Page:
Radicchio is also known as red chicory, or red leaf chicory. It looks like red cabbage, but the resemblance is only visual. Radicchio has thinner and more tender leaves than cabbage and a bold, bitter flavor. Red cabbage, on the other hand, is similar in taste to green cabbage. See the difference for yourself with Food 52’s Roasted Radicchio and Shrimp Salad.
- 2 small heads radicchio
- 1/4 cup extra virgin olive oil, divided
- 3 tablespoons balsamic vinegar, divided
- kosher salt and freshly ground black pepper
- 1 pound medium shrimp, peeled and deveined
- 3 strips of bacon (about 3 ounces), cut into lardons
- 1 small shallot, minced (about 2 to 3 tablespoons)
- 1 teaspoon Dijon mustard
- 2 teaspoons maple syrup (or to taste)
- 1 cup cherry tomatoes, halved
- 2 tablespoons finely chopped parsley or chives
Directions: Heat the oven to 425 degrees Fahrenheit. To prep radicchio: Remove any wilted or bruised outer leaves, then cut the radicchio in half lengthwise through the core. Place the halves cut side down, then cut each half into four wedges, leaving the root end intact. In a large bowl, gently toss the wedges with two tablespoons olive oil, one tablespoon balsamic vinegar, one teaspoon kosher salt, and pepper. Place the wedges cut side down in a casserole dish — you want them to fit snugly in the pan. Let the radicchio marinate at room temperature while your oven is preheating.
To prep shrimp: Toss the shrimp with one tablespoon of olive oil, 1/4 teaspoon kosher salt, and pepper; arrange on a baking sheet or casserole. (Note: Use separate pans for roasting the shrimp and radicchio because they’ll have different cooking times.)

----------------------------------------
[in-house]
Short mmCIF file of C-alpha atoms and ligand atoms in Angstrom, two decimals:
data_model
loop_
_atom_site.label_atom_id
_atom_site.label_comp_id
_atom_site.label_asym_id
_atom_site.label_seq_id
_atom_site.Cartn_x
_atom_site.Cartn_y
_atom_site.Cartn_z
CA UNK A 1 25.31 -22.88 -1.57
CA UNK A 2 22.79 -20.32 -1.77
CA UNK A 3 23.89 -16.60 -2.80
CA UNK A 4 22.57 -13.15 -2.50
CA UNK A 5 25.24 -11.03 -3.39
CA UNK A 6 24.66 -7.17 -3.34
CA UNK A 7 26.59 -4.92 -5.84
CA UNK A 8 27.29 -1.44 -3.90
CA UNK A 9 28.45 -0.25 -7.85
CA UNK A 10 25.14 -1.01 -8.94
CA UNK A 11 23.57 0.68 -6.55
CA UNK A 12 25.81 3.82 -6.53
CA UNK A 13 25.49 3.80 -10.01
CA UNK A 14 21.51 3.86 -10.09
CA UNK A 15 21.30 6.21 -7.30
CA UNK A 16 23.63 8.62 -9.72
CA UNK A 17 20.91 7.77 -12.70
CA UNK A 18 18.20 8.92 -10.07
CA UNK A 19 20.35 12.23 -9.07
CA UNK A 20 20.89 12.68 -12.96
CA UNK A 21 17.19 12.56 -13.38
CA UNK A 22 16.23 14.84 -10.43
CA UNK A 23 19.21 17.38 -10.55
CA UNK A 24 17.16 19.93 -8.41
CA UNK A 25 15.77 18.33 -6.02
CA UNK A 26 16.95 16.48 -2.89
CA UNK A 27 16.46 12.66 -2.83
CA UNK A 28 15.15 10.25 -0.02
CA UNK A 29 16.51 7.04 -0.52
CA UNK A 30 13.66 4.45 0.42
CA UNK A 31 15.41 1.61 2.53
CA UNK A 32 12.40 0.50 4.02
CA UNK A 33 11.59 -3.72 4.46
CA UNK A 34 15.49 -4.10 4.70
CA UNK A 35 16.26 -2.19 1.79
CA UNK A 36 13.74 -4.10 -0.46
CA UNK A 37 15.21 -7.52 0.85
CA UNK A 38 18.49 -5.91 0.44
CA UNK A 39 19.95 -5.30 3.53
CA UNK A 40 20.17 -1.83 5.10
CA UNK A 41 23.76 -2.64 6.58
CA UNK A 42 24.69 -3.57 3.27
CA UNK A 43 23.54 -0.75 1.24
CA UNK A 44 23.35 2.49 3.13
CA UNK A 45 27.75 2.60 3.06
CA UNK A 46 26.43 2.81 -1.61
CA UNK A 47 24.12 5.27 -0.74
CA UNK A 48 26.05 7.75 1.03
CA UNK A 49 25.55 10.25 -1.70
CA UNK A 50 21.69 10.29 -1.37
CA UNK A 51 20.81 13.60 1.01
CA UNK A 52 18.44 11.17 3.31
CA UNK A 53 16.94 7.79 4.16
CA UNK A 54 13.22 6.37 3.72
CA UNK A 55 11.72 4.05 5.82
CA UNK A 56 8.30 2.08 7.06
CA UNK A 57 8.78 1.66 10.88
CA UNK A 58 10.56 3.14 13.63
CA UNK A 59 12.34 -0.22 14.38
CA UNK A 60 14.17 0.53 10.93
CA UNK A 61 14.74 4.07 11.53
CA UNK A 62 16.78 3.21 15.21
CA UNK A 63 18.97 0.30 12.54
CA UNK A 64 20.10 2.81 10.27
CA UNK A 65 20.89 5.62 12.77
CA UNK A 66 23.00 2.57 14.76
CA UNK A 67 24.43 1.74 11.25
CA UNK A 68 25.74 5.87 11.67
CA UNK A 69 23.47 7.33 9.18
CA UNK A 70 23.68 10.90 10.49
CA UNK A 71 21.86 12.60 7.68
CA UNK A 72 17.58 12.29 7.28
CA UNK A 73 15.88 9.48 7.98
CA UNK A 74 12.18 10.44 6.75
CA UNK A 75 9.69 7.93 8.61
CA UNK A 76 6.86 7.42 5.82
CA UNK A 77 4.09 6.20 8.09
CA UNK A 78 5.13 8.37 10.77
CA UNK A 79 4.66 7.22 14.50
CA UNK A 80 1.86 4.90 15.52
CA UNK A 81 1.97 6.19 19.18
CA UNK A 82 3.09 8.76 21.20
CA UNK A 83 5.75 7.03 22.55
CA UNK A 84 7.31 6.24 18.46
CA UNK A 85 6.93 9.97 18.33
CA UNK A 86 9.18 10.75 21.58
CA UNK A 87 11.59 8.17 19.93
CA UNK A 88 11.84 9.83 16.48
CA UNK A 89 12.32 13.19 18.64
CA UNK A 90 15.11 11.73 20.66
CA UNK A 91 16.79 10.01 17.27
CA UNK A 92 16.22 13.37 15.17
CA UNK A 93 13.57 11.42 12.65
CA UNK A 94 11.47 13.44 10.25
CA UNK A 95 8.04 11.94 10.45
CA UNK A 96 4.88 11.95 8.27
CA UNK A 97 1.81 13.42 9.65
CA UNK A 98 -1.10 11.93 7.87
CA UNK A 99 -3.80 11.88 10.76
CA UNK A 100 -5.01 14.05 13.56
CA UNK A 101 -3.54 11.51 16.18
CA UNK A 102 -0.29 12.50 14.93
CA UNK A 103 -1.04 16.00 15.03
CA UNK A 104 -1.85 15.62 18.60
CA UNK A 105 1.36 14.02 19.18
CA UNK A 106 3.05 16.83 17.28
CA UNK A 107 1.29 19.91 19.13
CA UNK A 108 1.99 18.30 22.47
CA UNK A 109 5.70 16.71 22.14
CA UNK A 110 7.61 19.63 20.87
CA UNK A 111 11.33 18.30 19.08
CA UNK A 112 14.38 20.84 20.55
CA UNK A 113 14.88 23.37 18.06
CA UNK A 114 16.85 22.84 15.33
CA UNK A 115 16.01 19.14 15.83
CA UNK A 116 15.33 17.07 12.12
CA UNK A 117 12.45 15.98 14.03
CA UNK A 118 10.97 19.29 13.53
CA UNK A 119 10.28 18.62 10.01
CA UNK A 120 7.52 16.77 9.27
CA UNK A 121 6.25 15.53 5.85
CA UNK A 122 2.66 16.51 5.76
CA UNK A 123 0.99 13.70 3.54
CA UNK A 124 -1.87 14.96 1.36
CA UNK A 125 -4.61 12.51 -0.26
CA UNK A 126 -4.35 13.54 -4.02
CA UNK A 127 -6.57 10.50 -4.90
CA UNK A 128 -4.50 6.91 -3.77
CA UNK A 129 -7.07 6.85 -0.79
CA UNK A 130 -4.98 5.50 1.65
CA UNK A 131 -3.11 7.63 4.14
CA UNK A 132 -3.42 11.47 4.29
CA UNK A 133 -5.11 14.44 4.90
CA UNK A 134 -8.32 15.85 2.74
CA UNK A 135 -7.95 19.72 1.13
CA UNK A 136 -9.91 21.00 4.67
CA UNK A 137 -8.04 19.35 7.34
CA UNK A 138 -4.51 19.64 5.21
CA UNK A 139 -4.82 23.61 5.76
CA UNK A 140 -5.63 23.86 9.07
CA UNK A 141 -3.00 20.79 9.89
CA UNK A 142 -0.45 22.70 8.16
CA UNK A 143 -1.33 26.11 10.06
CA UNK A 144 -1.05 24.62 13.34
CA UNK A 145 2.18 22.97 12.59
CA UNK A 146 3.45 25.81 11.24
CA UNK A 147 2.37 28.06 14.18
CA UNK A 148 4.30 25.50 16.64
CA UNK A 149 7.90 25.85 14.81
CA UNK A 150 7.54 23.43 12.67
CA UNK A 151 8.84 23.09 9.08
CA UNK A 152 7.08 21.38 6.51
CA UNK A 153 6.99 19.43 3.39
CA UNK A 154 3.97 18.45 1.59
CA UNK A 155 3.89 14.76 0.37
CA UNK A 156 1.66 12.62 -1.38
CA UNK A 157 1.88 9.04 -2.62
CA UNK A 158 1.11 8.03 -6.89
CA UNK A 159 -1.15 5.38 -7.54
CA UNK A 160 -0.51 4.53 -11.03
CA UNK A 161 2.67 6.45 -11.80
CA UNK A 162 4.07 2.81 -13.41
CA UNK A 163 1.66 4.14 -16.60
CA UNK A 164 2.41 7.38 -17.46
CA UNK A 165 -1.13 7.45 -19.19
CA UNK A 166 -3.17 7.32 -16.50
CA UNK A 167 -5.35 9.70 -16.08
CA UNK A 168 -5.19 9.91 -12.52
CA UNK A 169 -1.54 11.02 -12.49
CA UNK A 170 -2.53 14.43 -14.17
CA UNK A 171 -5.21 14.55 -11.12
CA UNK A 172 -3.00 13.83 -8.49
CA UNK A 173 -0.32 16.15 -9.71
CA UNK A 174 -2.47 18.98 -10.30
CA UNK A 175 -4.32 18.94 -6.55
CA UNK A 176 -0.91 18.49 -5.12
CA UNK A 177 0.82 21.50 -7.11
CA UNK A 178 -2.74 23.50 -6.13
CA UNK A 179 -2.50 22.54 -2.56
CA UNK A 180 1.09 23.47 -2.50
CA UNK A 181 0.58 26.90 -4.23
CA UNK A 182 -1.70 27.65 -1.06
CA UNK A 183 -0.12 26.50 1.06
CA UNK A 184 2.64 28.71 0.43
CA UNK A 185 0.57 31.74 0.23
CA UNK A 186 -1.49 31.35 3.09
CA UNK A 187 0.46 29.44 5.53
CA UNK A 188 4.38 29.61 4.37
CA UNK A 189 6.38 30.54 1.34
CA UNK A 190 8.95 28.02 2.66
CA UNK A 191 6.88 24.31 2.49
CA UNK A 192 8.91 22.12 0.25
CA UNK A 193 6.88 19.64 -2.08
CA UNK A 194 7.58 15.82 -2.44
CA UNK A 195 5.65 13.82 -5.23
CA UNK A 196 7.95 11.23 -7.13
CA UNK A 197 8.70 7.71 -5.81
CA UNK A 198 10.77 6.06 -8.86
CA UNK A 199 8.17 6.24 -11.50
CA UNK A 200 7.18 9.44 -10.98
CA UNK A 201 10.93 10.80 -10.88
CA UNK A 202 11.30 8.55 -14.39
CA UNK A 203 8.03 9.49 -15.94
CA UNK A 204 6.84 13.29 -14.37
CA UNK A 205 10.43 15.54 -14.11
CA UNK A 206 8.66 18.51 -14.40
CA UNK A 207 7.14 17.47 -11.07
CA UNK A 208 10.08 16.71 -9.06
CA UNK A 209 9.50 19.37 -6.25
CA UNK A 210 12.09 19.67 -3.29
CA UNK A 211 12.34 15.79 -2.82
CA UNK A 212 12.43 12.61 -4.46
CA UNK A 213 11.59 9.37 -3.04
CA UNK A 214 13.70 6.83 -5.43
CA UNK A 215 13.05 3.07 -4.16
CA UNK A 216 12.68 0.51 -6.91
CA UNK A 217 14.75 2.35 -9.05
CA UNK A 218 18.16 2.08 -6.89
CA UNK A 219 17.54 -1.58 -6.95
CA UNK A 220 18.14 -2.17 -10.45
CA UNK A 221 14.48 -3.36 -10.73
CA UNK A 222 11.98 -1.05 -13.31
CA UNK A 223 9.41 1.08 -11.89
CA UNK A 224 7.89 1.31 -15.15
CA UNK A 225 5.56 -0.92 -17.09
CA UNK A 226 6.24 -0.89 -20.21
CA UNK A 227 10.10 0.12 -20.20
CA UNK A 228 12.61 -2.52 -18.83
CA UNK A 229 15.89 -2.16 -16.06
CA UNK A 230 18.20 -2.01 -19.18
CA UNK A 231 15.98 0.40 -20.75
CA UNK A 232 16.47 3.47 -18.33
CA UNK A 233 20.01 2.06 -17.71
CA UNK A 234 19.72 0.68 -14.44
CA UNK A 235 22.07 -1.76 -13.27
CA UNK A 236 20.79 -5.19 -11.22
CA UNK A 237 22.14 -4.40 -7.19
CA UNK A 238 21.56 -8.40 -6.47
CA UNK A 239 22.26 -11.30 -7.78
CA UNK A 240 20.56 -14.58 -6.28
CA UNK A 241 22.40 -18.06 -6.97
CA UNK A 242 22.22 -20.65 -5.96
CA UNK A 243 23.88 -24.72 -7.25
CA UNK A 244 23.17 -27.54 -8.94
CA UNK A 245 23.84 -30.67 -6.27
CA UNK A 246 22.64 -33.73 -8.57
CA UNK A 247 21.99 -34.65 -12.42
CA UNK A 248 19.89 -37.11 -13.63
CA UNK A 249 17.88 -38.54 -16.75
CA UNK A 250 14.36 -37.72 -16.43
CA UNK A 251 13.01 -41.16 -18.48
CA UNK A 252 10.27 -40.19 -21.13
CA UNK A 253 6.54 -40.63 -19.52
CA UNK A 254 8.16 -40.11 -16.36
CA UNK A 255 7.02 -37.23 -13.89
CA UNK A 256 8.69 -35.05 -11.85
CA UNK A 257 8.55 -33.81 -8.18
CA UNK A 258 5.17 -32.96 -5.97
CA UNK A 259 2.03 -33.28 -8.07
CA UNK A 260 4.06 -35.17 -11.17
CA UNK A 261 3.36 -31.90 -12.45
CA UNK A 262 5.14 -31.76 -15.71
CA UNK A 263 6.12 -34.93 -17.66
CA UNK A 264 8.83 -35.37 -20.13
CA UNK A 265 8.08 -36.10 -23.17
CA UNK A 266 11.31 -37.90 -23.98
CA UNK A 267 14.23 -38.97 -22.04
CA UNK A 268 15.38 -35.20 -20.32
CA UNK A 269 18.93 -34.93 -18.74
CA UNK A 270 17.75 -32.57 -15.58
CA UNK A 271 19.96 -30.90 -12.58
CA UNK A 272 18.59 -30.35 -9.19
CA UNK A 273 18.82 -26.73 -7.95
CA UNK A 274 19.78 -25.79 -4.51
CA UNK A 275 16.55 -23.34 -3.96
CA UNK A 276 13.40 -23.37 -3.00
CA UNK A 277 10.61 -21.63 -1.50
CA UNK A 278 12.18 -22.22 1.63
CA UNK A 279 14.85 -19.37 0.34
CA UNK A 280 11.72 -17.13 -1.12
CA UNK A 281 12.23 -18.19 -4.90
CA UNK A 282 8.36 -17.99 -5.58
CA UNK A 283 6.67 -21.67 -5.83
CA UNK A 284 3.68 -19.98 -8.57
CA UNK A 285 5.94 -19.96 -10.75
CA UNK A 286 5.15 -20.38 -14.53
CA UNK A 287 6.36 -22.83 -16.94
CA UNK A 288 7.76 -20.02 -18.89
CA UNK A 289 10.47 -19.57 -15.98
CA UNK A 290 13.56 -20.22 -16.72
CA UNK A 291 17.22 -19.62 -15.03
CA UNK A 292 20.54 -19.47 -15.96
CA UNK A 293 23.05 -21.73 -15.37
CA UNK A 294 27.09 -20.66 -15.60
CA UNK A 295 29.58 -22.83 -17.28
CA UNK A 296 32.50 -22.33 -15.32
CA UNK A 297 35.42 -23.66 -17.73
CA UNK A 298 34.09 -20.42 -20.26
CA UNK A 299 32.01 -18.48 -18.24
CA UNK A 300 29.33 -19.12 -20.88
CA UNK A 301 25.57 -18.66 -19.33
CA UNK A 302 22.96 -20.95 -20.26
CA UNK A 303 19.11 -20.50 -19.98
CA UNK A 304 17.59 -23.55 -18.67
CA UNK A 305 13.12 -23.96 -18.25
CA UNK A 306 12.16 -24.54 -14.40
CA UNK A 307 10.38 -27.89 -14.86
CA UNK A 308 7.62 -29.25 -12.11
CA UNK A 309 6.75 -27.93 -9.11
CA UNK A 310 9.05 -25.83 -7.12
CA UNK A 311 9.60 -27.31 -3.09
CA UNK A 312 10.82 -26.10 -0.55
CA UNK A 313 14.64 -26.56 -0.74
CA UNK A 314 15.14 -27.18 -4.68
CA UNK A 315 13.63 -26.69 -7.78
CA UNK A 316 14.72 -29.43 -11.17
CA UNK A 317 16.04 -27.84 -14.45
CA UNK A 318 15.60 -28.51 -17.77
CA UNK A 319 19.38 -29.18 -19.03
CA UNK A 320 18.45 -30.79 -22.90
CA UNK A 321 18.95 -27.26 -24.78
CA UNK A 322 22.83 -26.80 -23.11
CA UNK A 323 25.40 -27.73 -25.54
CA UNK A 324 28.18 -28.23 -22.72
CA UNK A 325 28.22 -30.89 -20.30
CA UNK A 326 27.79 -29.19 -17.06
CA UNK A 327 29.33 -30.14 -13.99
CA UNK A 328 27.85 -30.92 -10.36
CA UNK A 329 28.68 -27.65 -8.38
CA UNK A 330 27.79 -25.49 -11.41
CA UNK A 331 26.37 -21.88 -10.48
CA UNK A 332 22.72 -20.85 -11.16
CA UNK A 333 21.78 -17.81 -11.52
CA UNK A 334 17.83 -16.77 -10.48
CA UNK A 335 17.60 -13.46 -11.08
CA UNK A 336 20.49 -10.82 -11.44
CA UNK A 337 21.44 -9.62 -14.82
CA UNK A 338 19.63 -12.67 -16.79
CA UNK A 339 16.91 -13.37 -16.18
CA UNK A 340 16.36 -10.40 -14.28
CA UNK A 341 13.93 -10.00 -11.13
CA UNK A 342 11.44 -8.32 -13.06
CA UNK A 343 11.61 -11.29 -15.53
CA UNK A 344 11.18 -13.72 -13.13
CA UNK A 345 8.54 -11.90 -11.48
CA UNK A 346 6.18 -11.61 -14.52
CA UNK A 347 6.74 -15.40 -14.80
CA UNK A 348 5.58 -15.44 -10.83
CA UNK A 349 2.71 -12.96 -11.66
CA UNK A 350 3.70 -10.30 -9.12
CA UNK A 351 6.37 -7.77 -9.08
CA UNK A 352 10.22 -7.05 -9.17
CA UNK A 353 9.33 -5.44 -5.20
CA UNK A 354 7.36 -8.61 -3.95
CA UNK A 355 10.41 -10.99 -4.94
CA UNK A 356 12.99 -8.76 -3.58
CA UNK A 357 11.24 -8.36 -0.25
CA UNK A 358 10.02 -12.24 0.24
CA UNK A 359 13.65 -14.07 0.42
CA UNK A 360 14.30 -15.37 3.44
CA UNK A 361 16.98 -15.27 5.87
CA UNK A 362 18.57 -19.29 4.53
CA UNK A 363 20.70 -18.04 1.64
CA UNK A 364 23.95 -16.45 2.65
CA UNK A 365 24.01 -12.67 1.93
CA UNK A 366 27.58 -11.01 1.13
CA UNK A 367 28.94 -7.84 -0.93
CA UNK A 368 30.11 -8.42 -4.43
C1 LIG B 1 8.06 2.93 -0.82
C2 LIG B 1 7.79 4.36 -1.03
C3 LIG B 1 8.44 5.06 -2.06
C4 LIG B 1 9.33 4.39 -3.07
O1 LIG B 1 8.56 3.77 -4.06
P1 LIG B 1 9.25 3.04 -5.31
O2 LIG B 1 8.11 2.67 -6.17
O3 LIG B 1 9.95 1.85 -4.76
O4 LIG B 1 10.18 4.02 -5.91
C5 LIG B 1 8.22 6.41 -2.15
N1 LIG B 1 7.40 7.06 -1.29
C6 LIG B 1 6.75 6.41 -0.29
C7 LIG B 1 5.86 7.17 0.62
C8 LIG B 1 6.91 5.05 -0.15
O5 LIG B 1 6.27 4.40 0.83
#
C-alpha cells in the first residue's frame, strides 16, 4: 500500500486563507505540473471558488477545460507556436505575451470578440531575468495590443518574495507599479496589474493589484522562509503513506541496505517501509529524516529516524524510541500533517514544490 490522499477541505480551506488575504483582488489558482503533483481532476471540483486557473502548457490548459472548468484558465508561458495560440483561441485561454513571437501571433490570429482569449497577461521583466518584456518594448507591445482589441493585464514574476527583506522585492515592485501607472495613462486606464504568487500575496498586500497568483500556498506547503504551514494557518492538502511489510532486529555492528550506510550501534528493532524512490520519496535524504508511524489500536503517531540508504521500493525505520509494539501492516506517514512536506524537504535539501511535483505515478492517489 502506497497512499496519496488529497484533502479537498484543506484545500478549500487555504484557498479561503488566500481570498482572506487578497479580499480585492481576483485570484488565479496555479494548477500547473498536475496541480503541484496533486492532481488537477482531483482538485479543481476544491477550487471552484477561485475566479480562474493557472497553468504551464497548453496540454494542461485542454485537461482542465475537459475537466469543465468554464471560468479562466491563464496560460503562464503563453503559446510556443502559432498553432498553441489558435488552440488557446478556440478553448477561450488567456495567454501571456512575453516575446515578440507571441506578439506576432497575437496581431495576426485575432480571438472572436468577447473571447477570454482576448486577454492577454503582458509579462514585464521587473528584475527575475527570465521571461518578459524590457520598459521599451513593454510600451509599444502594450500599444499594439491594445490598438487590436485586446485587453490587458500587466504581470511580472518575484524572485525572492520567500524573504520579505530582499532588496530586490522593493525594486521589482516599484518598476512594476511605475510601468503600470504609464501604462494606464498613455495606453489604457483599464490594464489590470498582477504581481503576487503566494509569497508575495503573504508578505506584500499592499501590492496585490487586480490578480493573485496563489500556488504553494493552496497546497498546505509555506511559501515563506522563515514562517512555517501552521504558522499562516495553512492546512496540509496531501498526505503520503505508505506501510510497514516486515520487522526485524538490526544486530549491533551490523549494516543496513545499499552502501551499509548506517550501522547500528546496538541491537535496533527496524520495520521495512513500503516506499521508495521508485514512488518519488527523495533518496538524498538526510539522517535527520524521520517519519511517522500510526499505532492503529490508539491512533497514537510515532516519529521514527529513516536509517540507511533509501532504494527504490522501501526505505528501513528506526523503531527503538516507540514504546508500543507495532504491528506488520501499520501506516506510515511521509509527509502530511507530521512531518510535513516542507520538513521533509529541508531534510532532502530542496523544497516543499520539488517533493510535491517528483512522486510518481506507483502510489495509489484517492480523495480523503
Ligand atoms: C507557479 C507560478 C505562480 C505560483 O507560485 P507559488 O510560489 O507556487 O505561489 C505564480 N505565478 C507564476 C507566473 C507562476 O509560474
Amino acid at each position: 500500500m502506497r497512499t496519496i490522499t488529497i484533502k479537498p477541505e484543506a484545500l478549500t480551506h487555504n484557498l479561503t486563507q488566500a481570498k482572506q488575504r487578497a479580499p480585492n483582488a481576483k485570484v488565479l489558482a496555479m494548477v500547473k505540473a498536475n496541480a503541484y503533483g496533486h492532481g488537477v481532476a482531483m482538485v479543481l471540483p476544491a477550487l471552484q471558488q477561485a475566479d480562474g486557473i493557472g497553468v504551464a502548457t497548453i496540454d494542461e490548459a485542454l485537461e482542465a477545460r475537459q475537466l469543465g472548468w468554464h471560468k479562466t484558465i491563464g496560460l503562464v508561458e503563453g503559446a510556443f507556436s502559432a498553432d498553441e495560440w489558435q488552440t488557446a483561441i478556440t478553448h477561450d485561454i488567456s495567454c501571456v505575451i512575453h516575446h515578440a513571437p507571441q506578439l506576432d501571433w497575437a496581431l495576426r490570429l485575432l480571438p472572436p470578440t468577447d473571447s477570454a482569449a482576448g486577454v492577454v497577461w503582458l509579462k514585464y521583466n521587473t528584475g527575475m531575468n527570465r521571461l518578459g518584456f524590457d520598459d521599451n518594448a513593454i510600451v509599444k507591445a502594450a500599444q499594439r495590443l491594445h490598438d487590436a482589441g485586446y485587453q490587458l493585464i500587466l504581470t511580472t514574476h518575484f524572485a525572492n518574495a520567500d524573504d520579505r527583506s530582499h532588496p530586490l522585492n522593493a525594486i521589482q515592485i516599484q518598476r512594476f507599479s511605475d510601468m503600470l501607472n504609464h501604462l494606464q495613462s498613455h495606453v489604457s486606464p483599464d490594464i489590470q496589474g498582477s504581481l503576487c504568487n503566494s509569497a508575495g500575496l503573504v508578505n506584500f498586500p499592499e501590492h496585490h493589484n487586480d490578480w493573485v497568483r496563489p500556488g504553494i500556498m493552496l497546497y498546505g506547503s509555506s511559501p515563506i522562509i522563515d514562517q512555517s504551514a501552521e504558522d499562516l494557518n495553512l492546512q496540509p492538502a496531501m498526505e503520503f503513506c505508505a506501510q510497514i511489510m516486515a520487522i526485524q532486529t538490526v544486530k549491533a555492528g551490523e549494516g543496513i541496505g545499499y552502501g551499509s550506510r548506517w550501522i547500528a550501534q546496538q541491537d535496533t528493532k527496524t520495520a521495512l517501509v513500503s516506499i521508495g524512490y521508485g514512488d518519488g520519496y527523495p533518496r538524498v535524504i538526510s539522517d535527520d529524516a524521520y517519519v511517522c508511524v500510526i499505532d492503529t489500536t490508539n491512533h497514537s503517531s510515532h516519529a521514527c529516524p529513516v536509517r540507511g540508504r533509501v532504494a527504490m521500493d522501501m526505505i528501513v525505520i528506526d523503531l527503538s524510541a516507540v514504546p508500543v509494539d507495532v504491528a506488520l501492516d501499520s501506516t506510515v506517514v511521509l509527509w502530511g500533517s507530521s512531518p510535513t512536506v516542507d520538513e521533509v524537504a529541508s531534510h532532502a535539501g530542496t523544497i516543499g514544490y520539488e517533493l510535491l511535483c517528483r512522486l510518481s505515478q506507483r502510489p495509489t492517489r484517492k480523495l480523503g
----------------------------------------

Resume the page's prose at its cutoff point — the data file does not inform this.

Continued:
To roast radicchio and shrimp: Roast the radicchio about 15 to 18 minutes, turning once or until tender and the leaves are starting to caramelize and slightly wilt and crisp around the edges. When the radicchio is close to done, put in the shrimp. Cook the shrimp just until they’re pink and firm, three to five minutes. Remove both from the oven and place the radicchio wedges on a cutting board. Chop them into bite-size pieces and combine with shrimp in a large bowl.
To prepare warm bacon vinaigrette: In a large skillet, cook the bacon in one tablespoon of olive oil over moderately high heat until it’s rendered its fat and is starting to crisp, about five minutes. Add the shallots and cook another minute, just to warm through and soften. Remove from the heat and stir in the remaining Two tablespoons of balsamic vinegar, mustard, maple syrup, and cherry tomatoes. (Since balsamic vinegars vary so much in their sweetness, you may want to add more or less maple syrup. Taste a piece of your roasted radicchio, as well — let its level of bitterness guide the sweetness of your vinaigrette.)